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Discussion Starter #1
So we made a run from West Yellowstone, MT to Rigby, ID(200ish mile round trip) like we have done several times this winter, but the truck was having random overheating spikes. Going up a hill, I can understand it getting a little warm. But on the flats and cruising at 65 while it's freaking 8 outside is absurd. It got to 219 the first time and then the fan engaged and it dropped the temp like a stone. On the way back, it got to 230 and that's when the fan finally came on. Again, finally it came back down really fast. Several times during this trip it would just start climbing in temp for no reason, stay at 197-199, then drop back down to 177 and stay there for a bunch more miles. Would the thermostats failing cause this?
 

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Possibly. Stuck open, you don't get the temp cycling in the rad. But that's usually a hot weather thing with your temp spikes. In winter, it just never gets to full OP temp and your heater leaves a lot to be desired.

Your ECT and the fan clutch Temp, are two different sources.

You need a good airflow thru all of the coils up front, in order to reach and trigger the fan clutch to lock up. In the hot months, people towing will see the spikes, then eventually the fan locks up and the ECT plummets.
Recommendation; open up the cooling stack and clean the debris buildup between each coil. With a good airflow, the fan will do a partial engage most times, and you'll never hear a full lock howl.

But seeing it @ 8* out....I'm wondering if you might have a failing water pump.
 

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Discussion Starter #3
The truck has 213k on it so it is possible that the pump is taking a crap. I will have to check the PO's service records and see if a pump was ever done. We have the winter front on currently but that shouldn't be causing the spikes like that. It should just stay at one temp and stay there unless under load. Mishimoto thermostats are going to be on order in the very near future. The trans temp also rises with the coolant temp. I'm guessing because the trans fluid circuit goes through the radiator as well as the frontal cooler. The pump isn't weeping, but then again, I did flush what looked like mud and two different types of coolant out of the truck when I did the injectors.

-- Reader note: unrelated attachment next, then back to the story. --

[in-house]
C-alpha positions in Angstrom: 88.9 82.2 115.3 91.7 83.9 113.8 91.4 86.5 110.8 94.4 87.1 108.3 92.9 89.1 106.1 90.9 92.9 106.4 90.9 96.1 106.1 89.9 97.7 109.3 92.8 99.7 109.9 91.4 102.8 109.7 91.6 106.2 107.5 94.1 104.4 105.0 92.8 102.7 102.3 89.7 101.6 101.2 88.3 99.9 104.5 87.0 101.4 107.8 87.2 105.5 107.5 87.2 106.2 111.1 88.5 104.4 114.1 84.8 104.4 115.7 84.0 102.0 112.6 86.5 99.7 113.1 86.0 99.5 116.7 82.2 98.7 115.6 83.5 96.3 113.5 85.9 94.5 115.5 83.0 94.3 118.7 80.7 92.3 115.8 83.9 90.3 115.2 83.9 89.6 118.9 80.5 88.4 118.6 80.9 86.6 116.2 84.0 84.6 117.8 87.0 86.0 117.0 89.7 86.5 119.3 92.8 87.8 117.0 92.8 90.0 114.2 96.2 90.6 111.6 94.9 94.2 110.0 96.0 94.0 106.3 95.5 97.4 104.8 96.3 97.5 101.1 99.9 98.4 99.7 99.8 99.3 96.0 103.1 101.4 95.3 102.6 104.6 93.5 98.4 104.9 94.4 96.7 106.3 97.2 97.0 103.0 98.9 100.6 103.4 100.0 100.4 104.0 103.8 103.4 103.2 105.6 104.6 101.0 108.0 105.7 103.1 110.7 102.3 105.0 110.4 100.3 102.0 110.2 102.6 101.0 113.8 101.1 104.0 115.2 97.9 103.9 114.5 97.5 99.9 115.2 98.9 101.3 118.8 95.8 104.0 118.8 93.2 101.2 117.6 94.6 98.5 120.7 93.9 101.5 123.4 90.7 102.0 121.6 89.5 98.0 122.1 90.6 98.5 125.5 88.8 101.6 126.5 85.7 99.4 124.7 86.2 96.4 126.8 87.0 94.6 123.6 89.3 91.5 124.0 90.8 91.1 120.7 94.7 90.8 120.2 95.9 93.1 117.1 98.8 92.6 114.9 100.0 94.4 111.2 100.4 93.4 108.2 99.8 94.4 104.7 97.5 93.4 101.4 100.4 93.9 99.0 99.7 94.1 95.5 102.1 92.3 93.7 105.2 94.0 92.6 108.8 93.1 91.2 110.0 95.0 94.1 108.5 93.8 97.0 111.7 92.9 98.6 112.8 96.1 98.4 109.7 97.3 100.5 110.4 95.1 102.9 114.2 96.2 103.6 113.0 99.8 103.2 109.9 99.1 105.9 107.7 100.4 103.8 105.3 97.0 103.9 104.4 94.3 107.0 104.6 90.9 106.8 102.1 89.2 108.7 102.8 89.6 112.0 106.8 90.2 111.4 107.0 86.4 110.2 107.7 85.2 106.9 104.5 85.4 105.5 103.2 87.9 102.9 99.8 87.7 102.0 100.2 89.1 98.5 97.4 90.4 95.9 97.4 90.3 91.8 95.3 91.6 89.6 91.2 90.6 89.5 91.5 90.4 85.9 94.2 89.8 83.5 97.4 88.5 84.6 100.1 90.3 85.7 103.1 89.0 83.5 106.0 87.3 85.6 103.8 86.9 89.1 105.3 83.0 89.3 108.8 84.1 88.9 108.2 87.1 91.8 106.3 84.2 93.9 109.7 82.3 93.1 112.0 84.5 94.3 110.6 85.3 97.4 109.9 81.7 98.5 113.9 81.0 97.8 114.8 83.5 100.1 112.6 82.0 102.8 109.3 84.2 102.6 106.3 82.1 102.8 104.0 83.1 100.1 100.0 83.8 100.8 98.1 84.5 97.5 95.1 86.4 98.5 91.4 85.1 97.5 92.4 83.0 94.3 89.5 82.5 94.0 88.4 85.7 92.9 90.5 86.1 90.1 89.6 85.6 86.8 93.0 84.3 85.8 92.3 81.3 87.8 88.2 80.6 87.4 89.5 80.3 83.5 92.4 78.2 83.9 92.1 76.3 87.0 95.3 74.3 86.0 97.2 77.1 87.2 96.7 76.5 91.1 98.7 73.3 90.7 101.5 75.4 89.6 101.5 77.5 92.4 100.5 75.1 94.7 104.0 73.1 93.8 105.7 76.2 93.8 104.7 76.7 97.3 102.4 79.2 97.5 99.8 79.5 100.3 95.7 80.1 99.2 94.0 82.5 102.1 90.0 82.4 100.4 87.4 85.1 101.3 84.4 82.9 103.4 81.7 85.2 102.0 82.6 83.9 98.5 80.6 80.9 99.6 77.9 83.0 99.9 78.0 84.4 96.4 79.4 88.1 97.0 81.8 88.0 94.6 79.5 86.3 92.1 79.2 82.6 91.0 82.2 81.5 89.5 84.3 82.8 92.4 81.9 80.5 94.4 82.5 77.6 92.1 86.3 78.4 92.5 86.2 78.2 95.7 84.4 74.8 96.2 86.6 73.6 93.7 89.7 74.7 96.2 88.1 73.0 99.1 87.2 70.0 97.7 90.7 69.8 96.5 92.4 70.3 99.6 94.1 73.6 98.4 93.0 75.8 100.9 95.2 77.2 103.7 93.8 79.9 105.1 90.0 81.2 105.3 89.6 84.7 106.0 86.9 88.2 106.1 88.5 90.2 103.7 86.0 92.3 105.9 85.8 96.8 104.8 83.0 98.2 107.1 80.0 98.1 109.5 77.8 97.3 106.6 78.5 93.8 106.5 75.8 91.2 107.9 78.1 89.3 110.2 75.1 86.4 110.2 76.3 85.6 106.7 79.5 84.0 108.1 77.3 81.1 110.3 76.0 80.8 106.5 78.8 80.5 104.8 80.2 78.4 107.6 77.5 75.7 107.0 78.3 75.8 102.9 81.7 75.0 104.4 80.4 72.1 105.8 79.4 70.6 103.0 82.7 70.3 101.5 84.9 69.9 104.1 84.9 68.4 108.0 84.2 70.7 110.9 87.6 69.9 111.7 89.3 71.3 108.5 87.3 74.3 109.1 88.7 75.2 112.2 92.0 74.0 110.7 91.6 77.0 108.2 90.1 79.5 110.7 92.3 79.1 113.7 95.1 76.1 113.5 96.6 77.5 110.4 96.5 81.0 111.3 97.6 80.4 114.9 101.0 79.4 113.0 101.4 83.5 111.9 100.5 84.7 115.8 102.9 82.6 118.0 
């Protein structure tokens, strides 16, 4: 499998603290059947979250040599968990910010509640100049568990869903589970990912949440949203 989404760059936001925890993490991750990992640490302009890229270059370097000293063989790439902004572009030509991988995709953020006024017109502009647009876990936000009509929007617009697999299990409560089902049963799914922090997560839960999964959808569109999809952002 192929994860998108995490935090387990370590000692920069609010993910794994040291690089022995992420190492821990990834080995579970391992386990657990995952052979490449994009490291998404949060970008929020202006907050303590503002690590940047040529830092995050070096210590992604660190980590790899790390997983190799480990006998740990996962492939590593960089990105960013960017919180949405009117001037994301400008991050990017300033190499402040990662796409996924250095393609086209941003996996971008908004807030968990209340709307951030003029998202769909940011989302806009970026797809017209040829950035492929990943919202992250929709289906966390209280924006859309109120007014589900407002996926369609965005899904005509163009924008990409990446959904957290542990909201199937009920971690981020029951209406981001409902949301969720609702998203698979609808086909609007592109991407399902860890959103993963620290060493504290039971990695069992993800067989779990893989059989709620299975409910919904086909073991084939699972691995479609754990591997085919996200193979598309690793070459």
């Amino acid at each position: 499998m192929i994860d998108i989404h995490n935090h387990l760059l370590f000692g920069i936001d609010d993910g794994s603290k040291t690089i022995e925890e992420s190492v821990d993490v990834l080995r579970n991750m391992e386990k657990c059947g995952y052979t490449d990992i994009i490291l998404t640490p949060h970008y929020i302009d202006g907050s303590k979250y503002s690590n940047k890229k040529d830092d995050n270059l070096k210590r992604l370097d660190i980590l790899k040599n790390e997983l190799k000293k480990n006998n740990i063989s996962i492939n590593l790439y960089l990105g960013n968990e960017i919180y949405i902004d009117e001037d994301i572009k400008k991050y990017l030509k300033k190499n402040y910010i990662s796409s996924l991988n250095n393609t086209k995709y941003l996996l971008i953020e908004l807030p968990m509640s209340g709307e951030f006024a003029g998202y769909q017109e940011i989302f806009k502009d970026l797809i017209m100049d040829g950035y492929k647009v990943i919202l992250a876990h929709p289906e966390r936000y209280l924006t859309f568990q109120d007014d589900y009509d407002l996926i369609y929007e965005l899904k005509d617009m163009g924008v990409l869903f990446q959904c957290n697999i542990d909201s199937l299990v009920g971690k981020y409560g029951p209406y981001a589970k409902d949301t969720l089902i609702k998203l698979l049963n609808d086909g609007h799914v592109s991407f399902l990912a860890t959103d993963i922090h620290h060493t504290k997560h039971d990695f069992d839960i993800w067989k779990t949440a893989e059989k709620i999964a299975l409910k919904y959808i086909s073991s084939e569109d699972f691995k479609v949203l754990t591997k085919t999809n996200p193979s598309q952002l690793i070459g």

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Trans fluid flowing thru the rad, temps mimic the ECT.

Mud is not good.
Still a mystery why people don't trust Dex and stick with it, instead of trying to go green which has a far less lifespan. Where's the gain?

Weep hole check, it's possible to have an internal shaft fail and not leak, and also not turn the gear driven pump.

I wouldn't spend extra $, a set of inexpensive Stants from rock, work just the same.
But again, stuck open T-stats in cold weather, it just never warms up and you have no heater.

But no coolant flow from no pump action....shouldn't have the Trans temps spiking.
It's a mystery.
 

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Like Hook'em said, being in temps that cold with an overheating issue is unusual. Thermostats are a good place to start and see if that does cure it. That's a lot easier than a water pump replacement to start with, at the very least. You said you flushed 'mud' out when you did injectors- would it be possible that there is a blockage floating around somewhere that could contribute to this as well... but you'd also think that it would get caught at the thermostat or something and be visible when you crack the t-stat housing off there... But, a pump issue could be too... keep us updated!
 

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Discussion Starter #6
Update: I didn't have time to get the thermostats done myself so my wife paid a mechanic friend of ours(yes, he's reputable and is the only one that my wife will let work on her truck besides me) change them for us. The truck on about a 10 mile one way run slowly gets up to temp. Hits 197 and falls back to 180ish then repeats the process until it finally settles at about 188-192. I also did a 0-90 pull and it only went from 185 up to 197 and then went right back down. The stock gauge on the cluster is garbage. It starts coming up indicating hotter than 160 but it is only actually 105. We haven't taken it on any long excursions yet. As for a chunk of mud breaking loose, there might have been one on/near the block heater that dislodged due to daily use now that we live in Montana. I did the initial week long flushing session in June of 2018 and then drove it across the country three times, before settling in Montana. I'll update if anything else changes after this weekend's excursion.
 
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